And then there’s Mumbai (formerly Bombay), India’s capital of fashion, cinema and finance. It’s as if someone rolled Milan, Hollywood and Wall Street into a steaming and spicy Indian roll. Here, one will find sprawling parks and marvelous monuments, while Victorian mansions and exotic temples stand side-by-side with modern high-rise glass buildings.
It’s easy to understand why Mumbai beckons, as this is India’s most distinctive gateway city—an improbable sprawl accented with colonial remnants standing next to ultra-modern buildings. An aura of the past bathes Mumbai and its museum quality is quite distinctive. This is where you’ll find some of India’s most exciting nightlife and restaurants. After all, Mumbai is to Indian cuisine what Paris is to French gastronomy.
The Golden Triangle
Despite their vast differences, India’s three major cities are singularly attractive places offering such a diverse menu of adventures and stimulating places to explore that the days will merge seamlessly.
Newcomers will get a fascinating glimpse of this exotic land by exploring the so-called “Golden Triangle,” a region of approximately 200 miles on each side where the most alluring sites in India sit. The area oozes beauty and charm and it’s no surprise that this section is India’s main lure for tourism. One can easily traverse the Golden Triangle in a week, but some find that a 10- to 14-day trip is more appropriate to admire all the sites within it.
The Golden Triangle holds India’s most iconic sites: the Taj Mahal in Agra, the Pink City of Jaipur and the multi-faceted wonders of Delhi.
Visiting Jaipur, the capital of Rajasthan, about one hour’s flight from Delhi, is like venturing into an Indian fairy tale. It stuns the senses with its elan and a staggering hodgepodge of cultures and dazzling colors. Its sidewalk shops overflow with dyed fabrics, pottery and metal sculptures, while camel carts, rickshaws and even the occasional cow adorned with flowers wander through congested streets.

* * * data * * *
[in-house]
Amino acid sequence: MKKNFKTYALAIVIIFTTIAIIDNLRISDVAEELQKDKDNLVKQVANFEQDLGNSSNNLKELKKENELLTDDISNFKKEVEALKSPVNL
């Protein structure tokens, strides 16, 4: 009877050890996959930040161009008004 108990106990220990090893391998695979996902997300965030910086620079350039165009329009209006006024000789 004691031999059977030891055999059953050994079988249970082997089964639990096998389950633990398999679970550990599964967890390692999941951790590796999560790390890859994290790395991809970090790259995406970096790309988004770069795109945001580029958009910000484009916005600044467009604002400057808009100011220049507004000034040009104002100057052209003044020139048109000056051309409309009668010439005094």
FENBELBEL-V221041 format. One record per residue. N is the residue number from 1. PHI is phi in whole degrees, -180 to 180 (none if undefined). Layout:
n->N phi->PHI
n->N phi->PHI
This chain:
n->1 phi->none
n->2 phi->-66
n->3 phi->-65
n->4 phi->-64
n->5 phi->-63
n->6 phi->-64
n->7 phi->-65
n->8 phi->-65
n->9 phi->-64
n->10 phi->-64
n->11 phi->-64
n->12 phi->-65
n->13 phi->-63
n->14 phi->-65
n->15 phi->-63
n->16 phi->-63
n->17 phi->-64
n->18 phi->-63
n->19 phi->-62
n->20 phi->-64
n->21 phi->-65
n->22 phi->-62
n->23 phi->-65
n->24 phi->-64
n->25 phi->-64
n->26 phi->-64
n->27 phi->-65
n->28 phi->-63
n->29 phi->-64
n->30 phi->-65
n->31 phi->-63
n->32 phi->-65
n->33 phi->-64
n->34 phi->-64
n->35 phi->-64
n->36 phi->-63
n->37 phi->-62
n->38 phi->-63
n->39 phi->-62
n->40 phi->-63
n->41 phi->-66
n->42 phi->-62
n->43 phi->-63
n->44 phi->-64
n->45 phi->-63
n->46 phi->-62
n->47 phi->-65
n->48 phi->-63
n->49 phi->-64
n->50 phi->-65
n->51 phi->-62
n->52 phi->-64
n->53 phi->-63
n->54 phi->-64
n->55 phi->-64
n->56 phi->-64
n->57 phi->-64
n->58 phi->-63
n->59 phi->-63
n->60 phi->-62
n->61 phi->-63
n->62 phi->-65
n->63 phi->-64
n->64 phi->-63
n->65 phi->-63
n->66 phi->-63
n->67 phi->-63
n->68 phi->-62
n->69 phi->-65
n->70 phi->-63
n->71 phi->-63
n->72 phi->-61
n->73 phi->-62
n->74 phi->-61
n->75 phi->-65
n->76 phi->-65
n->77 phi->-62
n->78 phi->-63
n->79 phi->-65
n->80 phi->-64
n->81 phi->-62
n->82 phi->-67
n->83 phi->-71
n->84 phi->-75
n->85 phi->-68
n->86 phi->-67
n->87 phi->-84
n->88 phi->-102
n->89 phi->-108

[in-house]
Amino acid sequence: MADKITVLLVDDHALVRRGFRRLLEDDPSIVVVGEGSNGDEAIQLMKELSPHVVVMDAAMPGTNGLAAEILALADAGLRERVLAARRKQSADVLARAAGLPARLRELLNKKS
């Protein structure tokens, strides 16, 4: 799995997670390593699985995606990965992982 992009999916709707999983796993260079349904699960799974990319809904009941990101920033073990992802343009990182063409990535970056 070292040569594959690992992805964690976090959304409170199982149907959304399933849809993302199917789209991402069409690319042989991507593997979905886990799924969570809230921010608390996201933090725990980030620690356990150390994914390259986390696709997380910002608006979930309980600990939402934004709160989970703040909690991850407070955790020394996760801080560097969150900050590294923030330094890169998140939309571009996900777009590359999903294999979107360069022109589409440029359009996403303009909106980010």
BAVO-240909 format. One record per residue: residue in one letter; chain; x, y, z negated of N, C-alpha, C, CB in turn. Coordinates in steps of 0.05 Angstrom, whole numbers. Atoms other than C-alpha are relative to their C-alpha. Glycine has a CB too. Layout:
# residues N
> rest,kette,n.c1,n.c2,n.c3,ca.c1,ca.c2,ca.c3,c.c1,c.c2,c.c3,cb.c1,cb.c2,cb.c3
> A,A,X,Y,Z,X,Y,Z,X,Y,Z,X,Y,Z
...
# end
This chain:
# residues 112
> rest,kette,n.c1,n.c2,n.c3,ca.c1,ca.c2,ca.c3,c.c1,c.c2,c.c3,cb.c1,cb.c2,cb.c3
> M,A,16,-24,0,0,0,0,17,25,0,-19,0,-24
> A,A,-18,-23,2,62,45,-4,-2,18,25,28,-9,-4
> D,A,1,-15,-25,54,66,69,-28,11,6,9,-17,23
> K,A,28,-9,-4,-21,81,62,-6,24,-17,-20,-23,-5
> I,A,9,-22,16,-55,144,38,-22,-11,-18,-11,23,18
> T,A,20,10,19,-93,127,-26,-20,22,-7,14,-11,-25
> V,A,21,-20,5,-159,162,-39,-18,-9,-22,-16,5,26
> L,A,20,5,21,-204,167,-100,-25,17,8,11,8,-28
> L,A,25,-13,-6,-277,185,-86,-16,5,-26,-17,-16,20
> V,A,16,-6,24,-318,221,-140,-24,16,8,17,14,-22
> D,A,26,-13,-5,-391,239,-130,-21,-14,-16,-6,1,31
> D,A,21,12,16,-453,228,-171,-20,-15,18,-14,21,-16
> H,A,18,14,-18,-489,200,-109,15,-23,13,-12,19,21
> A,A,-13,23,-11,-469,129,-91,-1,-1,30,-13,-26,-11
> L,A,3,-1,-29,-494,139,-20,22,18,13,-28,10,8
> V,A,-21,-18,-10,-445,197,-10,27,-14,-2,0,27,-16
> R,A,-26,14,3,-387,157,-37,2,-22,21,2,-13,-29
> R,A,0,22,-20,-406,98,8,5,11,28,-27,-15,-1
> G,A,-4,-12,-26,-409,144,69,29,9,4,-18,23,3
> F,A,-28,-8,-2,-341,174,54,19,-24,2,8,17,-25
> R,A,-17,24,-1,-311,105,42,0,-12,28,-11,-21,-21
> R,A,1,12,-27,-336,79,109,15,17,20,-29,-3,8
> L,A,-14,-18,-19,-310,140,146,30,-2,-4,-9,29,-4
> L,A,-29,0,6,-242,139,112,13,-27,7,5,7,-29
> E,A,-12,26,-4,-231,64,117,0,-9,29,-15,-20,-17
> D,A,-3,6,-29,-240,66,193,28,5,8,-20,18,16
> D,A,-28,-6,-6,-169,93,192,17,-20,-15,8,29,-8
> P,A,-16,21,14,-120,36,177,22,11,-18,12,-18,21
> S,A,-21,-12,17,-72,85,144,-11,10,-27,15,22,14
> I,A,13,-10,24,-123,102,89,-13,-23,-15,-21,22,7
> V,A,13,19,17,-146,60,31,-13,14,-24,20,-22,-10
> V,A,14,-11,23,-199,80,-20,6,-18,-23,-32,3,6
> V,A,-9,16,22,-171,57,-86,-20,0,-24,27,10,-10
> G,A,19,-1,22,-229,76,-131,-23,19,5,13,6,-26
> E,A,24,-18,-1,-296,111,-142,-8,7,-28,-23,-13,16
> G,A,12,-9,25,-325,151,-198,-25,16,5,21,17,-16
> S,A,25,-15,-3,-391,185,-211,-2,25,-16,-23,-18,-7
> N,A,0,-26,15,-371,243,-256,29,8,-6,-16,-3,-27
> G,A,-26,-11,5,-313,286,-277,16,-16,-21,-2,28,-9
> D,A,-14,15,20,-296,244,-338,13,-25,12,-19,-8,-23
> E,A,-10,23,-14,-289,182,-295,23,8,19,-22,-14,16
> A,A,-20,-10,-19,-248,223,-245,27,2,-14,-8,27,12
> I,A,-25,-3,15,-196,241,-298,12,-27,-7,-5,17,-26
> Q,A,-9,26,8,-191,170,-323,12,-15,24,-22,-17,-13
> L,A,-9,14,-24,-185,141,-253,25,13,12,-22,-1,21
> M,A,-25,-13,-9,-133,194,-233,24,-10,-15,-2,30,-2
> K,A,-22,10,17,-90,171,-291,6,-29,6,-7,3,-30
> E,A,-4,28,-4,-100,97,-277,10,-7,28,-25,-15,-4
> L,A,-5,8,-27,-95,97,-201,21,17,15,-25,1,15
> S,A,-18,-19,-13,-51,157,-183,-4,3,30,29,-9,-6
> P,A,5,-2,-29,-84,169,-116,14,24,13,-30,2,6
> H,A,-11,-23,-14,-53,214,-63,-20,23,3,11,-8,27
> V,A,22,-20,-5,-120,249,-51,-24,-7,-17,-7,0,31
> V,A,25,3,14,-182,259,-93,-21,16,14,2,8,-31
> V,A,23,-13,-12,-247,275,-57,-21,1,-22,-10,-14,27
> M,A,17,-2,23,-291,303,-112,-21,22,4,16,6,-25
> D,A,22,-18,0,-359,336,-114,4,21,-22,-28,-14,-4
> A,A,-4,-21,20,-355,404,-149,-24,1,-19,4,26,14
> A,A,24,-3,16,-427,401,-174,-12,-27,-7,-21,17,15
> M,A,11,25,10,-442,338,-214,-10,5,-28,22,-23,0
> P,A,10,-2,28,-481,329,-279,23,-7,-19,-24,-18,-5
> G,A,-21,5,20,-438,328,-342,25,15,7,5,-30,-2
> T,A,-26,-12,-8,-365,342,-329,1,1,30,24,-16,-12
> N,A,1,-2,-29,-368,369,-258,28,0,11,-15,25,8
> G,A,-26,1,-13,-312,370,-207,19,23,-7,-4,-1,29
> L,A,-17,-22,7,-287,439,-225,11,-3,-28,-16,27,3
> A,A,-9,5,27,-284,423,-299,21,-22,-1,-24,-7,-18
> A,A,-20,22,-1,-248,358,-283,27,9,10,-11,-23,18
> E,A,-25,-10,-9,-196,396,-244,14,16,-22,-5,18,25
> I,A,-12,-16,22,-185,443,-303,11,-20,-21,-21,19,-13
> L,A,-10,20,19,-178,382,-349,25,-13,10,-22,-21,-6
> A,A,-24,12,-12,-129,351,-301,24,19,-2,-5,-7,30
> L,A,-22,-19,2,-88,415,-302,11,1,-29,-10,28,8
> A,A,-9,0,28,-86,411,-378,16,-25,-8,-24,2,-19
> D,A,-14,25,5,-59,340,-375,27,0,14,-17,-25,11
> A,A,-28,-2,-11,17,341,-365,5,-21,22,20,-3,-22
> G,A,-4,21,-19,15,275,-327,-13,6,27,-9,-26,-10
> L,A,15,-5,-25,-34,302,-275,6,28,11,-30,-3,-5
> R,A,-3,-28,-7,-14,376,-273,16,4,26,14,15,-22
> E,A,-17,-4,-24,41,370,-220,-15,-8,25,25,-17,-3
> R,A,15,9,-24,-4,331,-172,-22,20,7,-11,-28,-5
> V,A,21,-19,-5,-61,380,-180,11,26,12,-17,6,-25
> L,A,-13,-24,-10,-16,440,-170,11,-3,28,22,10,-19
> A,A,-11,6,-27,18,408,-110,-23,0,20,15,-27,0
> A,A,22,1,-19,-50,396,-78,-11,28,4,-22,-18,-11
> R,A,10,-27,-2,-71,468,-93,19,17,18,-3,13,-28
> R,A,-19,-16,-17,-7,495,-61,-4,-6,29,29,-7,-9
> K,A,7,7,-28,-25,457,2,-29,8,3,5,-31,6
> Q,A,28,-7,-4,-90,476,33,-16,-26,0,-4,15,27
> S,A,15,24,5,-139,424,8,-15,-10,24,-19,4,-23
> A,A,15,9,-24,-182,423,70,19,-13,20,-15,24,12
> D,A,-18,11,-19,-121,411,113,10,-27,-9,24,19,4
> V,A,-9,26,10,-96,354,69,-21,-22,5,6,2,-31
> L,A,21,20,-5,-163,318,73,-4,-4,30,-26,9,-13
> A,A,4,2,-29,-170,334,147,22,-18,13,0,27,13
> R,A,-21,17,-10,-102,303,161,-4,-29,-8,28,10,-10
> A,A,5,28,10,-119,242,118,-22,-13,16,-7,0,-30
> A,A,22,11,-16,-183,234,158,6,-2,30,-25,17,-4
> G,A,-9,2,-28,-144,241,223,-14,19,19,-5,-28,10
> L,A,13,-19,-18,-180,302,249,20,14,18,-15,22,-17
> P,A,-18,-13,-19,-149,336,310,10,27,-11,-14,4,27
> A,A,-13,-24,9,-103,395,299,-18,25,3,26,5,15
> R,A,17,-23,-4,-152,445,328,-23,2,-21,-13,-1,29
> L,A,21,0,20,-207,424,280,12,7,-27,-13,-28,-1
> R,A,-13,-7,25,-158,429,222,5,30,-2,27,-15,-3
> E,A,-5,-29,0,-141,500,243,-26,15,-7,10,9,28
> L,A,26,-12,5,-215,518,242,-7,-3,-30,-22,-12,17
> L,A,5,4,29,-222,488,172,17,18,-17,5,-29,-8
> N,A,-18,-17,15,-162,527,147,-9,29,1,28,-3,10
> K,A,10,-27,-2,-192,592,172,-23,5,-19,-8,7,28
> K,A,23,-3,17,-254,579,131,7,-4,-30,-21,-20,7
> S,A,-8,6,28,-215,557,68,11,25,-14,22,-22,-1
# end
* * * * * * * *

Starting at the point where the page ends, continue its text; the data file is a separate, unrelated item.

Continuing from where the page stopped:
Pink buildings dominate the Old City, a place swarming with bazaars and restaurants. Jaipur is known for its desserts, mouth-watering wonders that are as delightful to the palate as the city is to the other senses. While in Jaipur one should not miss the Hawa Mahal (Palace of the Wind), built as a harem by a maharajah for his wives who could watch the street without being seen. It’s a five-story marvel precisely positioned for the breeze to flow through its windows. Jaipur’s most famous landmark, however, is the Amber Fort, an ancient architectural marvel made up of intricately carved gates paying tribute to the Elephant God.
There are some inviting, typical Rajasthani villages just outside the city worth a visit. Chokhi Dhani, about 20 minutes away, is where one goes to sample local cuisine, dishes invariably doused with ghee (pure clarified butter). The exotic festivals for which India is known are prevalent in Rajasthan. The Bikaner Camel Fair is a January fest that consists of brightly decorated camels parading against the grand ramparts of Junagarh Fort in the desert city of Bikaner.
A recent development that has proven popular with tourists to Jaipur is the conversion of a number of opulent palaces and old forts into “heritage hotels.” The Raj Mahal Palace is a bijou wonder built in 1729 by a maharajah. Huge lawns surround it and peacocks roam the grounds where the serenity of the property reflects the glory of its heyday. Almost directly east of Jaipur is Agra, the city that beckons with its magic. This is the site of the fabled Taj Mahal, a “must” stop in any passage to India.
Adventurous drivers will delight in the 4-hour trek from Delhi to Agra that passes some of India’s most alluring scenery. The splendid ruins of an ancient Mughal capital, Fatehpur Sikri, sit roughly midway between the two cities and is one of the regional wonders.
Other noteworthy nearby sites include a stop at the Agra Fort and Itmad-ud-Daulah (affectionally dubbed “The Baby Taj”), considered a pocket version of its more famous and larger cousin.